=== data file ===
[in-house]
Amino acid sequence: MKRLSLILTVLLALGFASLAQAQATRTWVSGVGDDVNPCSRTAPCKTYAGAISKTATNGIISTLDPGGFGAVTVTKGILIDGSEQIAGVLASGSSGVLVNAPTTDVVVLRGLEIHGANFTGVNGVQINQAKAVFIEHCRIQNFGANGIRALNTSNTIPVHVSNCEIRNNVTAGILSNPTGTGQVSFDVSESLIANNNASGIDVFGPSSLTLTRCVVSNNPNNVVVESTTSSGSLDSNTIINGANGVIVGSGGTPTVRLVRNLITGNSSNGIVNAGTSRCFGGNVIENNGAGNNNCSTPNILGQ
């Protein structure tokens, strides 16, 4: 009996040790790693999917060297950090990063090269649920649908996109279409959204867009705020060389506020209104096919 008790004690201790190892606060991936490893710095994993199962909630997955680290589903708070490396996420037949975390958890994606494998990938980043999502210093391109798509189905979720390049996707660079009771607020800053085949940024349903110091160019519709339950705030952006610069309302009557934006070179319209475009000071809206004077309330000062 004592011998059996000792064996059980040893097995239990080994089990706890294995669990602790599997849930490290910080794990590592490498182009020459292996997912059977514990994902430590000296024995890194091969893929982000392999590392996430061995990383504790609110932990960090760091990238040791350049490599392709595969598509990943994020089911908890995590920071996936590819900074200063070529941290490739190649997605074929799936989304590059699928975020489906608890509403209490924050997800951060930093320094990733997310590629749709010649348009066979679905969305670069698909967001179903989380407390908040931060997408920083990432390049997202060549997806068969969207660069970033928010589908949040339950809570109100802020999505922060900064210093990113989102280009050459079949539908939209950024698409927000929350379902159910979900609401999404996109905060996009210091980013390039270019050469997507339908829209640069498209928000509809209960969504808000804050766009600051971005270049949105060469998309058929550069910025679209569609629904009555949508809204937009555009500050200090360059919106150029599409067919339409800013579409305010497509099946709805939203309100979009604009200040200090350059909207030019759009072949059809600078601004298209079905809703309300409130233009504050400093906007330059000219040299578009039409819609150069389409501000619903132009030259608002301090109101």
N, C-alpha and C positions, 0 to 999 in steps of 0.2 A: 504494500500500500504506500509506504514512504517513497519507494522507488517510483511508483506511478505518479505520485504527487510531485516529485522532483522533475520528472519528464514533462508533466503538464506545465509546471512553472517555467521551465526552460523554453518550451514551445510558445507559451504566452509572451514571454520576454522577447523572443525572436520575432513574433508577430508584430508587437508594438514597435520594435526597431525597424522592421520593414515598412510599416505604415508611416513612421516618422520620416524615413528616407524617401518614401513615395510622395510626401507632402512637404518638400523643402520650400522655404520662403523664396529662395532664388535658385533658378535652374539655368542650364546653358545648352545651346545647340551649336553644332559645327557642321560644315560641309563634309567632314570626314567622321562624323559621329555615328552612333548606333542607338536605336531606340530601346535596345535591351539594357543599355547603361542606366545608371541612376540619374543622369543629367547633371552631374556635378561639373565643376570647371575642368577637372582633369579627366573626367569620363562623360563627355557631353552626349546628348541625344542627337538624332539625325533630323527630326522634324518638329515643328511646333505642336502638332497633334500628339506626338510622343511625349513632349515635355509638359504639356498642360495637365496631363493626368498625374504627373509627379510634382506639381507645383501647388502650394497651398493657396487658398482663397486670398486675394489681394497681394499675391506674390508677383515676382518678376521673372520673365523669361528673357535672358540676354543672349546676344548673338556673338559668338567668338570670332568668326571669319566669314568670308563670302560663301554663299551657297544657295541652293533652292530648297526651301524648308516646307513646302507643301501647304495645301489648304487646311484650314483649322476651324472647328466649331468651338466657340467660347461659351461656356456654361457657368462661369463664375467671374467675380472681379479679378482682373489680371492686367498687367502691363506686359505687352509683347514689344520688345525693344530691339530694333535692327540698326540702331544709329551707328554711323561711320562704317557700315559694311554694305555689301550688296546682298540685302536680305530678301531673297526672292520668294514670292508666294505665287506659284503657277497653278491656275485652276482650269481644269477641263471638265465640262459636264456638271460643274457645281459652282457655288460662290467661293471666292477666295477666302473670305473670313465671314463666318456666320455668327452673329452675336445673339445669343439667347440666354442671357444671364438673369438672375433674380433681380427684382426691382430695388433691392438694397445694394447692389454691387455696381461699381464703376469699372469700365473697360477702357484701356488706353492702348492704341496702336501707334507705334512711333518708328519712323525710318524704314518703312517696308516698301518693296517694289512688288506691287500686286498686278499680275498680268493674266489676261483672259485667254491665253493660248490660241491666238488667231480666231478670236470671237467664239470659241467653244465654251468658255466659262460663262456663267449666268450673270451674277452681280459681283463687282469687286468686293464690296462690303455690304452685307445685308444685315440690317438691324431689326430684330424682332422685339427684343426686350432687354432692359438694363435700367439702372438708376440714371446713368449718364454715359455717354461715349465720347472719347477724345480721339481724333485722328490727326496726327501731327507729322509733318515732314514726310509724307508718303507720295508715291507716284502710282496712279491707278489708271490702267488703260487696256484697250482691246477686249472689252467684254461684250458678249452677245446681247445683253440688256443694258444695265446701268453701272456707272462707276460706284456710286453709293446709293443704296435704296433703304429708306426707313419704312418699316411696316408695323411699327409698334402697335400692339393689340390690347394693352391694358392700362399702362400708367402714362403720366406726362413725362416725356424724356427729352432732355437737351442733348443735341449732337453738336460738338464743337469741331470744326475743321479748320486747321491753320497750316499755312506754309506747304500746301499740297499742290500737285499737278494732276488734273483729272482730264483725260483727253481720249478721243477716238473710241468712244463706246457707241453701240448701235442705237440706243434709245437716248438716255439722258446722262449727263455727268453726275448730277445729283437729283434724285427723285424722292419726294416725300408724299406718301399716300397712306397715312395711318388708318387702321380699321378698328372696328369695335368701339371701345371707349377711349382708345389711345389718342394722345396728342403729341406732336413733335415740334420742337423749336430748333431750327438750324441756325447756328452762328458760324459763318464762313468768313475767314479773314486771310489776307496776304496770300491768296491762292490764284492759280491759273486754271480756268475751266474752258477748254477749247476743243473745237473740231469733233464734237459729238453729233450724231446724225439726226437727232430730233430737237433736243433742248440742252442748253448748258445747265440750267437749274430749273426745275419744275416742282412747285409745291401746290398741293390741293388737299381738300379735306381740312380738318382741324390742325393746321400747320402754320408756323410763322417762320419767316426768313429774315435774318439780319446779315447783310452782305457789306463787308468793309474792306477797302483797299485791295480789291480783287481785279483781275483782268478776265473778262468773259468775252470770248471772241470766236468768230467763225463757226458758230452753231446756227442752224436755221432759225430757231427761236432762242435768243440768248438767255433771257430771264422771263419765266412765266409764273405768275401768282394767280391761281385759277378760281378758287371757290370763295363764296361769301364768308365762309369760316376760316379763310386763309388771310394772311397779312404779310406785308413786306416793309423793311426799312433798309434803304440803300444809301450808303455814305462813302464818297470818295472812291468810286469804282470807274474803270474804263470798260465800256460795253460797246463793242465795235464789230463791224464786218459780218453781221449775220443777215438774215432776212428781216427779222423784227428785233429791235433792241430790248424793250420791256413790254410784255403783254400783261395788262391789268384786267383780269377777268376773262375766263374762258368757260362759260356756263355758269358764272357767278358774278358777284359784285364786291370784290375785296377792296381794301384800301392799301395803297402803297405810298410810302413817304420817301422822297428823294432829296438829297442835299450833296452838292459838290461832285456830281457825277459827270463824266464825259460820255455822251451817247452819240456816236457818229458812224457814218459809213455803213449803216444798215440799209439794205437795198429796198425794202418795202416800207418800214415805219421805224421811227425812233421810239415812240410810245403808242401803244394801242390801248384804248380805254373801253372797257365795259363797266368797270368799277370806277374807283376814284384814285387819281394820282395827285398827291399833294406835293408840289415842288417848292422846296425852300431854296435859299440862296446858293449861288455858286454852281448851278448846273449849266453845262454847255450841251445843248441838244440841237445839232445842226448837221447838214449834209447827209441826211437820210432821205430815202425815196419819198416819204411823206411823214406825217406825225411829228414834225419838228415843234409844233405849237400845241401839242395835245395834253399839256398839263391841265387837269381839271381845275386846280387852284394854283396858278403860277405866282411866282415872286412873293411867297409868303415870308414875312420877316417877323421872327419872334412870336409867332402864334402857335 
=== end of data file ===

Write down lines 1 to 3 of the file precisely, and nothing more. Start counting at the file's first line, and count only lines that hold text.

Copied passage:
[in-house]
Amino acid sequence: MKRLSLILTVLLALGFASLAQAQATRTWVSGVGDDVNPCSRTAPCKTYAGAISKTATNGIISTLDPGGFGAVTVTKGILIDGSEQIAGVLASGSSGVLVNAPTTDVVVLRGLEIHGANFTGVNGVQINQAKAVFIEHCRIQNFGANGIRALNTSNTIPVHVSNCEIRNNVTAGILSNPTGTGQVSFDVSESLIANNNASGIDVFGPSSLTLTRCVVSNNPNNVVVESTTSSGSLDSNTIINGANGVIVGSGGTPTVRLVRNLITGNSSNGIVNAGTSRCFGGNVIENNGAGNNNCSTPNILGQ
């Protein structure tokens, strides 16, 4: 009996040790790693999917060297950090990063090269649920649908996109279409959204867009705020060389506020209104096919 008790004690201790190892606060991936490893710095994993199962909630997955680290589903708070490396996420037949975390958890994606494998990938980043999502210093391109798509189905979720390049996707660079009771607020800053085949940024349903110091160019519709339950705030952006610069309302009557934006070179319209475009000071809206004077309330000062 004592011998059996000792064996059980040893097995239990080994089990706890294995669990602790599997849930490290910080794990590592490498182009020459292996997912059977514990994902430590000296024995890194091969893929982000392999590392996430061995990383504790609110932990960090760091990238040791350049490599392709595969598509990943994020089911908890995590920071996936590819900074200063070529941290490739190649997605074929799936989304590059699928975020489906608890509403209490924050997800951060930093320094990733997310590629749709010649348009066979679905969305670069698909967001179903989380407390908040931060997408920083990432390049997202060549997806068969969207660069970033928010589908949040339950809570109100802020999505922060900064210093990113989102280009050459079949539908939209950024698409927000929350379902159910979900609401999404996109905060996009210091980013390039270019050469997507339908829209640069498209928000509809209960969504808000804050766009600051971005270049949105060469998309058929550069910025679209569609629904009555949508809204937009555009500050200090360059919106150029599409067919339409800013579409305010497509099946709805939203309100979009604009200040200090350059909207030019759009072949059809600078601004298209079905809703309300409130233009504050400093906007330059000219040299578009039409819609150069389409501000619903132009030259608002301090109101």